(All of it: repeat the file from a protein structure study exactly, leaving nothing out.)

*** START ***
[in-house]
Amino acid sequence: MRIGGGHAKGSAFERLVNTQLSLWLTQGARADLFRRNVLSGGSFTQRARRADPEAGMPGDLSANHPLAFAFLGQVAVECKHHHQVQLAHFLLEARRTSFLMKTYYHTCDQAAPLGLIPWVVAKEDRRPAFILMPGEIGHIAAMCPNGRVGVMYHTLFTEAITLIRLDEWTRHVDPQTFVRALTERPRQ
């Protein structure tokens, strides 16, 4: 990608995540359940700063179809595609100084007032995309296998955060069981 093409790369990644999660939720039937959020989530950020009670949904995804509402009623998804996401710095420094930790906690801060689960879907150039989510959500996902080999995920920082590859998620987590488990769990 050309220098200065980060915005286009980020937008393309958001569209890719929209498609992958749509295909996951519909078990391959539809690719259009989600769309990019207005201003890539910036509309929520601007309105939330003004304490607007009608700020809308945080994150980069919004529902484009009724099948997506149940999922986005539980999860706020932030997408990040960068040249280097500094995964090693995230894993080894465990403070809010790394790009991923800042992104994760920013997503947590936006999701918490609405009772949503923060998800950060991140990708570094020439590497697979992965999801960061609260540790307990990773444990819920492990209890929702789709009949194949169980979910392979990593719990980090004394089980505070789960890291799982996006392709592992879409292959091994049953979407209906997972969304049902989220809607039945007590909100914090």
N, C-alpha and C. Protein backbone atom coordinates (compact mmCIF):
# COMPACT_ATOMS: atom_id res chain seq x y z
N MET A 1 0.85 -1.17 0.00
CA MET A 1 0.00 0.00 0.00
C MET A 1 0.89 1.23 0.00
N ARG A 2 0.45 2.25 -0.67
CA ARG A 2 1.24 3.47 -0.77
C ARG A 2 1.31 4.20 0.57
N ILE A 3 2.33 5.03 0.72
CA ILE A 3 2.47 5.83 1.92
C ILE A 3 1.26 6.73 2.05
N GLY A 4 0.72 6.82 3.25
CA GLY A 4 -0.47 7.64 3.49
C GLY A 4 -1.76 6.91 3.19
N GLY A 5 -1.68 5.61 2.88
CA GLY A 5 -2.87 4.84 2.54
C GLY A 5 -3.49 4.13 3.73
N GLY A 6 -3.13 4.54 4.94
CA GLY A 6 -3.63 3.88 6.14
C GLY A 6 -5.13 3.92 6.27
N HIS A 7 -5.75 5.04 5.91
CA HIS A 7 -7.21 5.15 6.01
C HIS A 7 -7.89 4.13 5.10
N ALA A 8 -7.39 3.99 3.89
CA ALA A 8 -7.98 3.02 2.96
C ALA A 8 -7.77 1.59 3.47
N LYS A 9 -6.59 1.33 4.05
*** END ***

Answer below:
[in-house]
Amino acid sequence: MRIGGGHAKGSAFERLVNTQLSLWLTQGARADLFRRNVLSGGSFTQRARRADPEAGMPGDLSANHPLAFAFLGQVAVECKHHHQVQLAHFLLEARRTSFLMKTYYHTCDQAAPLGLIPWVVAKEDRRPAFILMPGEIGHIAAMCPNGRVGVMYHTLFTEAITLIRLDEWTRHVDPQTFVRALTERPRQ
């Protein structure tokens, strides 16, 4: 990608995540359940700063179809595609100084007032995309296998955060069981 093409790369990644999660939720039937959020989530950020009670949904995804509402009623998804996401710095420094930790906690801060689960879907150039989510959500996902080999995920920082590859998620987590488990769990 050309220098200065980060915005286009980020937008393309958001569209890719929209498609992958749509295909996951519909078990391959539809690719259009989600769309990019207005201003890539910036509309929520601007309105939330003004304490607007009608700020809308945080994150980069919004529902484009009724099948997506149940999922986005539980999860706020932030997408990040960068040249280097500094995964090693995230894993080894465990403070809010790394790009991923800042992104994760920013997503947590936006999701918490609405009772949503923060998800950060991140990708570094020439590497697979992965999801960061609260540790307990990773444990819920492990209890929702789709009949194949169980979910392979990593719990980090004394089980505070789960890291799982996006392709592992879409292959091994049953979407209906997972969304049902989220809607039945007590909100914090």
N, C-alpha and C. Protein backbone atom coordinates (compact mmCIF):
# COMPACT_ATOMS: atom_id res chain seq x y z
N MET A 1 0.85 -1.17 0.00
CA MET A 1 0.00 0.00 0.00
C MET A 1 0.89 1.23 0.00
N ARG A 2 0.45 2.25 -0.67
CA ARG A 2 1.24 3.47 -0.77
C ARG A 2 1.31 4.20 0.57
N ILE A 3 2.33 5.03 0.72
CA ILE A 3 2.47 5.83 1.92
C ILE A 3 1.26 6.73 2.05
N GLY A 4 0.72 6.82 3.25
CA GLY A 4 -0.47 7.64 3.49
C GLY A 4 -1.76 6.91 3.19
N GLY A 5 -1.68 5.61 2.88
CA GLY A 5 -2.87 4.84 2.54
C GLY A 5 -3.49 4.13 3.73
N GLY A 6 -3.13 4.54 4.94
CA GLY A 6 -3.63 3.88 6.14
C GLY A 6 -5.13 3.92 6.27
N HIS A 7 -5.75 5.04 5.91
CA HIS A 7 -7.21 5.15 6.01
C HIS A 7 -7.89 4.13 5.10
N ALA A 8 -7.39 3.99 3.89
CA ALA A 8 -7.98 3.02 2.96
C ALA A 8 -7.77 1.59 3.47
N LYS A 9 -6.59 1.33 4.05